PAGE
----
The main goal of the CAP – sufficient affordable food – quickly led to overproduction. However, it took until the early 1980s until this was framed as a problem.
The framing of overproduction with metaphors like “butter mountains” and “milk lakes” helped to accelerate reflexive observations. In 1983, the European Commission saw two types of solutions with two different frames attached to them. The first was to limit the amount of production by introducing a milk quota system; an intervention on which the member states and lobby groups could not agree. The second was to reduce the milk price. This would irrevocably lead to increases of scale and the bankruptcy of small agricultural family businesses; companies that were previously explicitly supported by the policy frameworks. Termeer: “This is a typical example of reflexivity, the capacity to look at the problem from various perspectives, reconsidering existing standpoints and reviewing perspectives where necessary. Finally the milk quota system was implemented in1984. The production ceilings debate meant the weakening of the dominant frame of supporting production increases within the CAP.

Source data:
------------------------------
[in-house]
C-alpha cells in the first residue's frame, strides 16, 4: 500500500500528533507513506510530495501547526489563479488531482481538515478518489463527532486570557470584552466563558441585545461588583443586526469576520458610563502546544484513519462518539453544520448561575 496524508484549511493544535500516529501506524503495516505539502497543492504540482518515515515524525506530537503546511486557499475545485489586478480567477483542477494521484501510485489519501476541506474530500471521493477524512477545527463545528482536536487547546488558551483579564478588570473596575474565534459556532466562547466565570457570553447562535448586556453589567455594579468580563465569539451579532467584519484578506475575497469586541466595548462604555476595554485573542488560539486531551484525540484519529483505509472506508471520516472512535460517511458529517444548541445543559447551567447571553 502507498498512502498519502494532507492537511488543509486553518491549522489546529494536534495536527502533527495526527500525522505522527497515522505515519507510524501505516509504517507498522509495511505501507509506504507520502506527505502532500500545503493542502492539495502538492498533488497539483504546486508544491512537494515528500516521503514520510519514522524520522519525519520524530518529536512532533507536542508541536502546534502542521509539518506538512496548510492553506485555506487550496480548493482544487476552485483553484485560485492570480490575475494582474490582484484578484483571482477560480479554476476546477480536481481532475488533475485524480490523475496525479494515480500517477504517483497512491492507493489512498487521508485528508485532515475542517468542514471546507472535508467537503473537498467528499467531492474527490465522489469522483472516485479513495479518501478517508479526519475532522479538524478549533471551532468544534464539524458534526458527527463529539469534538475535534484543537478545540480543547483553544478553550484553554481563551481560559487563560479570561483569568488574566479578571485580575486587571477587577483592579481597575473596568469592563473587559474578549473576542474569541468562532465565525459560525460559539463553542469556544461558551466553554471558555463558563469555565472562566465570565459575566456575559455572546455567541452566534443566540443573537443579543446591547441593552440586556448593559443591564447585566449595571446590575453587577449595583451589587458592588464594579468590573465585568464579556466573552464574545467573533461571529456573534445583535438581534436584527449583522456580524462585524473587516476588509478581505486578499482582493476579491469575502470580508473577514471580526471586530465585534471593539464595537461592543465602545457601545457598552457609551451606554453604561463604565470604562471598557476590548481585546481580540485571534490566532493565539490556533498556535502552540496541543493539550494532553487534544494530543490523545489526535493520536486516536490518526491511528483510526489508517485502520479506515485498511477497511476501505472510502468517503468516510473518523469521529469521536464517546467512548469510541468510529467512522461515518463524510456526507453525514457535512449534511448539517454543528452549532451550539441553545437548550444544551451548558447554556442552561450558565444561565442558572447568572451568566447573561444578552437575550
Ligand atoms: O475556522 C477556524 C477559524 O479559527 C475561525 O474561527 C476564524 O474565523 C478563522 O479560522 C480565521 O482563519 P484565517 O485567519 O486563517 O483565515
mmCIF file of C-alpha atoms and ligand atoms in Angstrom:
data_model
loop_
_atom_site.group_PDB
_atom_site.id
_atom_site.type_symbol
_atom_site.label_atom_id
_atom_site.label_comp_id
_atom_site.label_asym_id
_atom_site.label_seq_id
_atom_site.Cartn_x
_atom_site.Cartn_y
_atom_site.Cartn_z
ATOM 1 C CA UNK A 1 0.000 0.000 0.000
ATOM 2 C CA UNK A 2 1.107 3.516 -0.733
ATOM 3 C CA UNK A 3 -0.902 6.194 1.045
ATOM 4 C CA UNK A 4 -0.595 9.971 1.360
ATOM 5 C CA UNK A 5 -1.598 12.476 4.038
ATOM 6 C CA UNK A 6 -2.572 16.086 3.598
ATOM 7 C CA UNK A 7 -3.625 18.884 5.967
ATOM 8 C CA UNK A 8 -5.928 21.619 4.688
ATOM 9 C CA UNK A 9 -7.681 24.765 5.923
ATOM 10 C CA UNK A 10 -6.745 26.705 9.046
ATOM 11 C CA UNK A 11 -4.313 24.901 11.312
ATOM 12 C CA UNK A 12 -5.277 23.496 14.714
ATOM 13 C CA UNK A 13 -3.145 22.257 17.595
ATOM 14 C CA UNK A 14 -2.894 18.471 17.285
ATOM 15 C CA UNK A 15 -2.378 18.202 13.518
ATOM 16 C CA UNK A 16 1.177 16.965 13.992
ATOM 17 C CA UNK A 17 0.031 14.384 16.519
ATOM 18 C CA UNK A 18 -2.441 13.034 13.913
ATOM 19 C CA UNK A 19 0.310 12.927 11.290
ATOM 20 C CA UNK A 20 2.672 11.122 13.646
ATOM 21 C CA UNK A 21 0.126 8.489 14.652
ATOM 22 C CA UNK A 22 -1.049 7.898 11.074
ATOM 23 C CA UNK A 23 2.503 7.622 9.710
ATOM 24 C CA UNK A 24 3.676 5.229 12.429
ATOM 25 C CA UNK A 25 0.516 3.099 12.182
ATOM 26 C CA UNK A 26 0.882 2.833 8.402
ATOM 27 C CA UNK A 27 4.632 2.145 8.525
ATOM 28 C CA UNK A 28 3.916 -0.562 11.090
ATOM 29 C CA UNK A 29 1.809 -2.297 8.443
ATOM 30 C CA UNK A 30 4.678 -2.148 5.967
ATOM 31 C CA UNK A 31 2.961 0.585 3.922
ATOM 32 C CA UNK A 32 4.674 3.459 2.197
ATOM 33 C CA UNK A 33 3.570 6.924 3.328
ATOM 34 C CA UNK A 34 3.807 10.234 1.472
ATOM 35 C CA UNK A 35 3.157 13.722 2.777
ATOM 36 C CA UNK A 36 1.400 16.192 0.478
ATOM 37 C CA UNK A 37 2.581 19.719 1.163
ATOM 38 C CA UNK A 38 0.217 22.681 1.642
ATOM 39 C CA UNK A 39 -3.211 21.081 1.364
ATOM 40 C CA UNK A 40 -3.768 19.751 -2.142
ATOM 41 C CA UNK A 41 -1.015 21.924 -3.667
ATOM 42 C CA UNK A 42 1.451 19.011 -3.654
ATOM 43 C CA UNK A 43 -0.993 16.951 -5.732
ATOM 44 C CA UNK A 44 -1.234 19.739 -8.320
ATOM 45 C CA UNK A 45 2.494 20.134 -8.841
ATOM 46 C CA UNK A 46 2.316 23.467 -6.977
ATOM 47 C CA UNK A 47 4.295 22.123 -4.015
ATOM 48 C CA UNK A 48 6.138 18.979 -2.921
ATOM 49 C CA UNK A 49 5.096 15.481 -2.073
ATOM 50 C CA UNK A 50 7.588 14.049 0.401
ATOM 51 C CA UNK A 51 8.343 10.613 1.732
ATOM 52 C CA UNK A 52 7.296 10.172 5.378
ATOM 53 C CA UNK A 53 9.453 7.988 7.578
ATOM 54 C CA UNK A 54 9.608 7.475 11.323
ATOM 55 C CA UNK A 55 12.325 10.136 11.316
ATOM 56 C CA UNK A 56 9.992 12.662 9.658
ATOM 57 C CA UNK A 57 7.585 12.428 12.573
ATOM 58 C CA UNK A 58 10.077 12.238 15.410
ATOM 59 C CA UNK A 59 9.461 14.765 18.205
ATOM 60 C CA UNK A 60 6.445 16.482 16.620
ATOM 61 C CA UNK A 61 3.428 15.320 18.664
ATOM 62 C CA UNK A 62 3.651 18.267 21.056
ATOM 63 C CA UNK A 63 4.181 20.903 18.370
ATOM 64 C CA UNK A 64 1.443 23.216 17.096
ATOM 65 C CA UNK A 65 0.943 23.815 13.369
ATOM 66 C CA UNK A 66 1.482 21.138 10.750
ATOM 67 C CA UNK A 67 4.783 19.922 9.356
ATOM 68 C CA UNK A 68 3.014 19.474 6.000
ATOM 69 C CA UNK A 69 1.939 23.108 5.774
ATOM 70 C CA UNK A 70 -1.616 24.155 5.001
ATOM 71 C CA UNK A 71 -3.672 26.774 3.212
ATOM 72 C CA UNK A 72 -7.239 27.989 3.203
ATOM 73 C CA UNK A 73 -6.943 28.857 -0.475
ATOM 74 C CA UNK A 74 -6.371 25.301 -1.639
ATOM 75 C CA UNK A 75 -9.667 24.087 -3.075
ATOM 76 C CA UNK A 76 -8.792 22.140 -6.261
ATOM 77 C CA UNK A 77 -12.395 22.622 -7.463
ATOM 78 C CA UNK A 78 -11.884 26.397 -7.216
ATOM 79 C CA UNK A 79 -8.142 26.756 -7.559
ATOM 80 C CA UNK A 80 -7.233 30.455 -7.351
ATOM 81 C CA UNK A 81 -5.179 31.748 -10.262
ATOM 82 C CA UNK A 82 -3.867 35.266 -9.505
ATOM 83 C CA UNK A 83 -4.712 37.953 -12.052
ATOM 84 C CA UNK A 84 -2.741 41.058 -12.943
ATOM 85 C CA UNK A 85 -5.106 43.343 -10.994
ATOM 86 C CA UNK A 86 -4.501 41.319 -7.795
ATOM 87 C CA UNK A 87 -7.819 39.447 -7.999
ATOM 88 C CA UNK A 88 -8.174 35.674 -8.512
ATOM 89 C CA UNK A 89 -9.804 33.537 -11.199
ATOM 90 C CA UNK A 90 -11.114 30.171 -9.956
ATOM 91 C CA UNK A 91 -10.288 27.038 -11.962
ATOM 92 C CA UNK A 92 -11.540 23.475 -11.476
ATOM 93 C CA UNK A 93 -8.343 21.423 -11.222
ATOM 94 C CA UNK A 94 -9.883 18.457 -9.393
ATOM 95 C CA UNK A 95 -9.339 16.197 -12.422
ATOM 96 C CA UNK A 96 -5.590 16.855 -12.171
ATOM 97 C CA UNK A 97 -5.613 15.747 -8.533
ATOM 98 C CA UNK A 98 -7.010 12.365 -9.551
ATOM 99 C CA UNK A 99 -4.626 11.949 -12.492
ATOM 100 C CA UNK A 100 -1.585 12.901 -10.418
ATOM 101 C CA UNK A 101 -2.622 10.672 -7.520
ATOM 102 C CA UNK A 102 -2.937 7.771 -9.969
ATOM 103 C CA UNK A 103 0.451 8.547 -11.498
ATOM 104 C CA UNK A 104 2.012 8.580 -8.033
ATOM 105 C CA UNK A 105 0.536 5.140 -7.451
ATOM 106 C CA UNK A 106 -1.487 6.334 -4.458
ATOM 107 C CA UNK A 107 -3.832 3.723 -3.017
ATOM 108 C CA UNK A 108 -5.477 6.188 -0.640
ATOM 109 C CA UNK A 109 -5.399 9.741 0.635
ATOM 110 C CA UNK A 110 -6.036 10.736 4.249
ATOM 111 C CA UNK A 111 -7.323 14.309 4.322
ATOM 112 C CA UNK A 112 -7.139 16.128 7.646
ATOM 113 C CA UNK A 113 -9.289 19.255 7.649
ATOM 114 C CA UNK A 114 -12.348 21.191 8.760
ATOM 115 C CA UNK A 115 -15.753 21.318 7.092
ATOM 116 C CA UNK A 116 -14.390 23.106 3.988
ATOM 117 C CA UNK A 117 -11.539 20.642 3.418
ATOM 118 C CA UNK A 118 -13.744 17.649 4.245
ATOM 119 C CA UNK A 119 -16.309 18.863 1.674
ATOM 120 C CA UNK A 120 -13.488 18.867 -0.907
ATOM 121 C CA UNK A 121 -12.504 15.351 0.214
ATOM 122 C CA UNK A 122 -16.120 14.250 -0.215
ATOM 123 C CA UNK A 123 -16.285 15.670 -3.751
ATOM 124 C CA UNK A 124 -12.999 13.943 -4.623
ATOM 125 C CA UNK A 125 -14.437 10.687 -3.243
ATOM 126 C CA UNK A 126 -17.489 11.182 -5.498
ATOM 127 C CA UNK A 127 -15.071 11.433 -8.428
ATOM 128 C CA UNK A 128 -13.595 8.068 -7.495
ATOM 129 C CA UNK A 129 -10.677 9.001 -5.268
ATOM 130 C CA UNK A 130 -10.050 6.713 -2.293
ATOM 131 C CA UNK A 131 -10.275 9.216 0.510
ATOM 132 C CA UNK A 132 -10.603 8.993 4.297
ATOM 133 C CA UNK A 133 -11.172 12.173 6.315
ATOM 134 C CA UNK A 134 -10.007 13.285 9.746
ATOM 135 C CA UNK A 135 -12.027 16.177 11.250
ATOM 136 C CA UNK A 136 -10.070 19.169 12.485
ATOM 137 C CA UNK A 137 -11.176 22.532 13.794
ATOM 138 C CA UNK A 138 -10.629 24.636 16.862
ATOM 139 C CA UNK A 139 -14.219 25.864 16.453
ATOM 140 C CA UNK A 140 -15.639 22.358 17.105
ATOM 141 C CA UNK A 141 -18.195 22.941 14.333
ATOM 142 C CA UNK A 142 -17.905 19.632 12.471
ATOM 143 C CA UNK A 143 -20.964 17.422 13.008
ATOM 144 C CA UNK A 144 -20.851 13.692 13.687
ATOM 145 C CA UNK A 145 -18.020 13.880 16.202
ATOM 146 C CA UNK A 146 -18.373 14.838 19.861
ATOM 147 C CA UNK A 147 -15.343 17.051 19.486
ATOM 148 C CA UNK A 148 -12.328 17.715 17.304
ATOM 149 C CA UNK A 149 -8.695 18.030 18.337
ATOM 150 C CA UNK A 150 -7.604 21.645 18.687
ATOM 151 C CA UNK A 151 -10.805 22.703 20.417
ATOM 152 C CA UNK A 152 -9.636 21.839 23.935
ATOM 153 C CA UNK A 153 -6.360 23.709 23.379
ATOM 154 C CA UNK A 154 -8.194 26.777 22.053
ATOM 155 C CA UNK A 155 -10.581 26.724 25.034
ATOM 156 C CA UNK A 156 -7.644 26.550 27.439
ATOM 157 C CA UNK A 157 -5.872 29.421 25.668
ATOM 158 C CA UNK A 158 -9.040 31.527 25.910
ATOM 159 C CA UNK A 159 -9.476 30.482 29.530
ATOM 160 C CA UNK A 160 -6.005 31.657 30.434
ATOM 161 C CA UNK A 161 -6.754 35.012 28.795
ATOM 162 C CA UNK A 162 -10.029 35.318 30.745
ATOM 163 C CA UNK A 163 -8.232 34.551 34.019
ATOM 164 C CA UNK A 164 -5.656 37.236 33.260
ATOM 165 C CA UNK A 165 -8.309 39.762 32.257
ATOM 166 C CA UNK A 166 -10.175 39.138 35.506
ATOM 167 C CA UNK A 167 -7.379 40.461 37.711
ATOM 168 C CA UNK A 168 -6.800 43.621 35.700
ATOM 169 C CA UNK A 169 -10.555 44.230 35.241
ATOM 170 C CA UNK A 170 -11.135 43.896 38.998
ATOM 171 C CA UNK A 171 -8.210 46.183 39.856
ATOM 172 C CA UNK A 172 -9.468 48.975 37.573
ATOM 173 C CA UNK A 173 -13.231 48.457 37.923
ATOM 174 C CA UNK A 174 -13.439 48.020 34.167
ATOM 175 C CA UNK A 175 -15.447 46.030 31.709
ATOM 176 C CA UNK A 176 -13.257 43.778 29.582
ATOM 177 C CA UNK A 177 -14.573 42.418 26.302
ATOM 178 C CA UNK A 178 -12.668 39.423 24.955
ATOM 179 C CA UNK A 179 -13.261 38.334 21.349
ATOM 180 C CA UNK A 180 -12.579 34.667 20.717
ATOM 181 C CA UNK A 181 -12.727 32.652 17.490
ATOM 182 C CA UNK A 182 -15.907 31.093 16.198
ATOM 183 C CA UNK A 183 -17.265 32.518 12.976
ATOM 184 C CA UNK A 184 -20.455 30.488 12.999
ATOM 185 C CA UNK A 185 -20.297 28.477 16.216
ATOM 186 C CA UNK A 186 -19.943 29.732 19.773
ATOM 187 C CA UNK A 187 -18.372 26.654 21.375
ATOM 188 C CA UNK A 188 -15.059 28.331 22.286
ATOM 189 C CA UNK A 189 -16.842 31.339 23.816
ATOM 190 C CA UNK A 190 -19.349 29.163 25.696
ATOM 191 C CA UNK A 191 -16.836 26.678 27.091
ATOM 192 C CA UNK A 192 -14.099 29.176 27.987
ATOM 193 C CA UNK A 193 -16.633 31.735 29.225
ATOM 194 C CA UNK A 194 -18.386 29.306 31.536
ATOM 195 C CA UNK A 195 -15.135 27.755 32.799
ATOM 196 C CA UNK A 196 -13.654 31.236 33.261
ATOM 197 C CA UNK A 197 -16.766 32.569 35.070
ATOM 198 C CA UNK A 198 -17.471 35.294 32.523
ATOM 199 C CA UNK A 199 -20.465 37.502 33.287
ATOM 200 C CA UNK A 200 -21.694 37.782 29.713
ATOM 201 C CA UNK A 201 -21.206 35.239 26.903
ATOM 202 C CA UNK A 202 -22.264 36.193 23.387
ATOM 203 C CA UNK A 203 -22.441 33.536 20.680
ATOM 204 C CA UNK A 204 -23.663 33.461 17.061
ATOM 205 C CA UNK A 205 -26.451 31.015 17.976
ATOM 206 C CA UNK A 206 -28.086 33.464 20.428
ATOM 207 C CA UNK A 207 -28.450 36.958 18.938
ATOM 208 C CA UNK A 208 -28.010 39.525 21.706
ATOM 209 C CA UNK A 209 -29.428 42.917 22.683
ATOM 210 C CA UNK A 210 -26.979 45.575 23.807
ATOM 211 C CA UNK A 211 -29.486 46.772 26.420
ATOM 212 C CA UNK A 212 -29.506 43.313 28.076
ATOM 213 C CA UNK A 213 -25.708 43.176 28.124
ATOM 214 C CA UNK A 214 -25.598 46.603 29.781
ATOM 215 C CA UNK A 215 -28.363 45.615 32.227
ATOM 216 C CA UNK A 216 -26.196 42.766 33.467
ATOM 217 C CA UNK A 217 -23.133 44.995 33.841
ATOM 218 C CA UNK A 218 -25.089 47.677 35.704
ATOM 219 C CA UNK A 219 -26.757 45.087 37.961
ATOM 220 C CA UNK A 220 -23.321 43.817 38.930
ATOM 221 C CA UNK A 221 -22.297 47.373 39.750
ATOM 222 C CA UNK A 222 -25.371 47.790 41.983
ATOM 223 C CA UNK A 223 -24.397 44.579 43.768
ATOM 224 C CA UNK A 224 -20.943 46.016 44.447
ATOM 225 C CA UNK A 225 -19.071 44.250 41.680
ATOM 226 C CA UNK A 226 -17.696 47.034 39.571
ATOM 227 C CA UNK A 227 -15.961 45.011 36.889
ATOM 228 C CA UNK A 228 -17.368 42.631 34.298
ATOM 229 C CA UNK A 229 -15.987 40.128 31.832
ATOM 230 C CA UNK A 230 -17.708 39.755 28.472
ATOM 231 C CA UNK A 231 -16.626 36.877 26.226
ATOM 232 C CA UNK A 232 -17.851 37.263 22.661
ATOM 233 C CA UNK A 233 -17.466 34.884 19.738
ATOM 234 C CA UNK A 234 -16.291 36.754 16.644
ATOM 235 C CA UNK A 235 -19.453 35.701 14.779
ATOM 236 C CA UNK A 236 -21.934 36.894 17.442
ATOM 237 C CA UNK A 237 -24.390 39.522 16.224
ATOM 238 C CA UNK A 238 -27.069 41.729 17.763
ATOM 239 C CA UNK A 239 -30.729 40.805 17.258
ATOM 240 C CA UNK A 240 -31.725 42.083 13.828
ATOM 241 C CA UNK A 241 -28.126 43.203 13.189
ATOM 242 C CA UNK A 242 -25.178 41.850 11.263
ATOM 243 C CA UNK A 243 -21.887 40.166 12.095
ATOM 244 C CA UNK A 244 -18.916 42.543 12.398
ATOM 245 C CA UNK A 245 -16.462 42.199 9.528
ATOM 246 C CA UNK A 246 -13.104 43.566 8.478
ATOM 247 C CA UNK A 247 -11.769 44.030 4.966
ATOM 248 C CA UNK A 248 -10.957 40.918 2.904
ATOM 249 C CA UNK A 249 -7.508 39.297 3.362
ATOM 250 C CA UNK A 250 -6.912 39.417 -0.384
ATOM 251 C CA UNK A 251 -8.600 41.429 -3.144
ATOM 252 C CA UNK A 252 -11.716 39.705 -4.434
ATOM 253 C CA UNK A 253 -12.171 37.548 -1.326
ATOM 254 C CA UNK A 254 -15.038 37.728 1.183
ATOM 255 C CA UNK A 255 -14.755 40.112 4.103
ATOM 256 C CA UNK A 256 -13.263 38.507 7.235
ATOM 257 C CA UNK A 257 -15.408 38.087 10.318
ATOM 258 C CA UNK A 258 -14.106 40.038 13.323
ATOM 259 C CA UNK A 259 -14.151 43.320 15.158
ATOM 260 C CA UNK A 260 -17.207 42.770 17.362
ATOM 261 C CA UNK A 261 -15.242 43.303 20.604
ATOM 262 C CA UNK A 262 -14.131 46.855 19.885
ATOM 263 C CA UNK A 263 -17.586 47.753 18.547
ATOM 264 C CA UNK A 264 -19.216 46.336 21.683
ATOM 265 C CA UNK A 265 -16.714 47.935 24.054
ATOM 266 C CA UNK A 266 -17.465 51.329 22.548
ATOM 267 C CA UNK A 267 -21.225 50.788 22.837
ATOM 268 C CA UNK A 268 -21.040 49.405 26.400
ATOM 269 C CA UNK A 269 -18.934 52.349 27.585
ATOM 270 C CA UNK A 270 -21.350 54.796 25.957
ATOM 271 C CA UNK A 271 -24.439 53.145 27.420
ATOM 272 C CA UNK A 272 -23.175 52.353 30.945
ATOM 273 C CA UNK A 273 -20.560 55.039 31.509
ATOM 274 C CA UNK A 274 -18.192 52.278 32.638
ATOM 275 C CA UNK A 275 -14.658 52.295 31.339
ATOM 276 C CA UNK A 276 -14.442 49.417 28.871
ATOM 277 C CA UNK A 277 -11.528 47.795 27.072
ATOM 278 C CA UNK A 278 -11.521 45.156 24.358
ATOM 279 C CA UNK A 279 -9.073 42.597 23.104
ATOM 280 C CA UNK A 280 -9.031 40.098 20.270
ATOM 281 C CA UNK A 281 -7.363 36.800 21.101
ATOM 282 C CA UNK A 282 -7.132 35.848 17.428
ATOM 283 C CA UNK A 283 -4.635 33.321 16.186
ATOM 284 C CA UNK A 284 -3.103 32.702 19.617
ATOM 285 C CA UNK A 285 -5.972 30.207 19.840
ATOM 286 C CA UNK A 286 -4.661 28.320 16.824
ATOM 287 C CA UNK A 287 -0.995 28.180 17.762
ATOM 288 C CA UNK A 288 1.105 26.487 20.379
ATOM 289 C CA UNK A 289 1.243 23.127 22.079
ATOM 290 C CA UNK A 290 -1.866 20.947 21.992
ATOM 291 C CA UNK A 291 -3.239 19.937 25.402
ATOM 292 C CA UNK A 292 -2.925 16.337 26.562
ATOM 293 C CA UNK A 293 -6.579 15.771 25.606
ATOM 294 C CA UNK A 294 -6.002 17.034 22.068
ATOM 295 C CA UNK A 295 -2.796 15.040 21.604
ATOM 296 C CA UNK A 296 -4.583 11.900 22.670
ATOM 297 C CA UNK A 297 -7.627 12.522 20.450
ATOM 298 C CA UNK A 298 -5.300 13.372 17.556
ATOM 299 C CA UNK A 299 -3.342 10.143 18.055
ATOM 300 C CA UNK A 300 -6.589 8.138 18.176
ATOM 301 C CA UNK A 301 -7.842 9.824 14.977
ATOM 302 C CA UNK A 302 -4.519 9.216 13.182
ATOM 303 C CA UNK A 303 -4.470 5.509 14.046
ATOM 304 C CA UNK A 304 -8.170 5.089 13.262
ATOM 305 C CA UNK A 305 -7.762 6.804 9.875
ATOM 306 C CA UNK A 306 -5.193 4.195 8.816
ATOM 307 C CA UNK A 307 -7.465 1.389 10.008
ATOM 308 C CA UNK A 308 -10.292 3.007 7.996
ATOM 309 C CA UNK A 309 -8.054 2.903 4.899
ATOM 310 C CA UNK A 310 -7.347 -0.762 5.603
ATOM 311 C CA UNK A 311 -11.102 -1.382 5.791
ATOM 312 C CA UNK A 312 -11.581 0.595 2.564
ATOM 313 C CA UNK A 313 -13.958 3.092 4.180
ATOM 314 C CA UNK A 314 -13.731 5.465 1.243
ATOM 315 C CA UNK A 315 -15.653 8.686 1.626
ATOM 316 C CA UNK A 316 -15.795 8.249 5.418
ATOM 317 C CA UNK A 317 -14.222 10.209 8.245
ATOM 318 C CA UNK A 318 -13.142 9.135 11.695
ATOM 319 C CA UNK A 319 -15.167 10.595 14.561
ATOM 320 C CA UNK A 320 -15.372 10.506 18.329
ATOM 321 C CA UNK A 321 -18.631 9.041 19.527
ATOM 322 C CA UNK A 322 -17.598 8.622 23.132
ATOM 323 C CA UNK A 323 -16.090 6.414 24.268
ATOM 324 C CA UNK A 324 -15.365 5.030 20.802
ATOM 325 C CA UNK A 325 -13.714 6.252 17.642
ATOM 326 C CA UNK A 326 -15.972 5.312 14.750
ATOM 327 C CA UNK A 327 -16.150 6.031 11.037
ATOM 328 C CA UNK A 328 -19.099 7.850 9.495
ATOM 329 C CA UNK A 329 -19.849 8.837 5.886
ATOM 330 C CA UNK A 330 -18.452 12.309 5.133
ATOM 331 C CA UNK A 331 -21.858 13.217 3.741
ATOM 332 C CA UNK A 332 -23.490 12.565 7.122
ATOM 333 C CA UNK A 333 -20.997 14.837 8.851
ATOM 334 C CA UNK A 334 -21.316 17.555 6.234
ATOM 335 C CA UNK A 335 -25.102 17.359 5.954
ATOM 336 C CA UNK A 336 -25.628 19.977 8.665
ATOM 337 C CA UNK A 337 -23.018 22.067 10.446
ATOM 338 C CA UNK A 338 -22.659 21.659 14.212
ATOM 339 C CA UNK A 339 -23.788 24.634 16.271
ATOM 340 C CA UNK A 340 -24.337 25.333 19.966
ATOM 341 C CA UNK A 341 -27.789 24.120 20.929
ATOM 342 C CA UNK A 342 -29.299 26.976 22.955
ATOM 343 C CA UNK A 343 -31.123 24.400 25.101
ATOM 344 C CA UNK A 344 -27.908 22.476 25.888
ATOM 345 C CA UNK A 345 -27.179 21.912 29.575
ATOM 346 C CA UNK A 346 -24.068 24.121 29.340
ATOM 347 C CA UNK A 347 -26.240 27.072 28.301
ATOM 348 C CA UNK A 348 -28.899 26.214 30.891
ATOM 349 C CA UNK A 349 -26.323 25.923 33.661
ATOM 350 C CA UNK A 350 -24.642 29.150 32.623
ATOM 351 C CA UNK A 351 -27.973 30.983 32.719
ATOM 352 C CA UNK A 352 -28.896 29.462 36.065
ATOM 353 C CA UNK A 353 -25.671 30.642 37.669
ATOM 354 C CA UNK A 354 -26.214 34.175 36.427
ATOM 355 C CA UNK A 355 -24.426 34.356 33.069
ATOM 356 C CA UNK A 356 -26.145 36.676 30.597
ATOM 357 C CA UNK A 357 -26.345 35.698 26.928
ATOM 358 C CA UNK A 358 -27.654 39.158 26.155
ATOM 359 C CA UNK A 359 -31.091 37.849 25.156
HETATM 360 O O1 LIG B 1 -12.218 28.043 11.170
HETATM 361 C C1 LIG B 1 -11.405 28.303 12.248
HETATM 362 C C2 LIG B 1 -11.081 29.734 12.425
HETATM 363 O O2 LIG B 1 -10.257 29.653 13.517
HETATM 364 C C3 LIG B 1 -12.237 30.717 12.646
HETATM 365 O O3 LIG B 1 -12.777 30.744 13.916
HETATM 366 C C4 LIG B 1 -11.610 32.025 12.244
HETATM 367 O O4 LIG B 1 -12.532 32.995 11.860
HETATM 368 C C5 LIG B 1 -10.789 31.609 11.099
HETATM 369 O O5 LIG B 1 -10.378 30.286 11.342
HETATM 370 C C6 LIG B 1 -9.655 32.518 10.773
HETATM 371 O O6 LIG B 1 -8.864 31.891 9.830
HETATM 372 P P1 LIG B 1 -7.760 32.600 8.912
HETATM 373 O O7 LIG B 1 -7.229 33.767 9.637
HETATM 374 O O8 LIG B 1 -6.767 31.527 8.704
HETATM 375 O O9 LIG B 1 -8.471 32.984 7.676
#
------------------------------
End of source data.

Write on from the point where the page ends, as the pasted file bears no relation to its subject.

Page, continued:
The actual resilience of the CAP was tested in the second half of the 1980s when the CAP became seriously criticised by its main international trading partners within the Uruguay Round of the GATT (General Agreement of Tariffs and Trade) negotiations for its distorting effects on international markets, and for dumping subsidised food surpluses. This ‘untenable’ European agricultural system even brought to a halt the GATT negotiations, with possible repercussions for other European export products as a result. At the same time, Spain and Portugal’s entry to the EU, and the rising costs of the CAP led to tensions within Europe. As the CAP had resulted from lengthy negotiations and compromises between member states, it was difficult to address new developments in a flexible and resilient way. This lack of resilience was strengthened by the powerful agricultural lobby, which blocked fundamental reforms. To enable reform, European Commissioner MacSharry proposed a comprehensive CAP reform arguing that this was necessary for budgetary reasons, but the foremost aim was to adapt better to international markets. The reforms he suggested would resolve the European budget problem by replacing the system of guaranteed prices with a direct income payment scheme to farmers to compensate them for declining incomes.”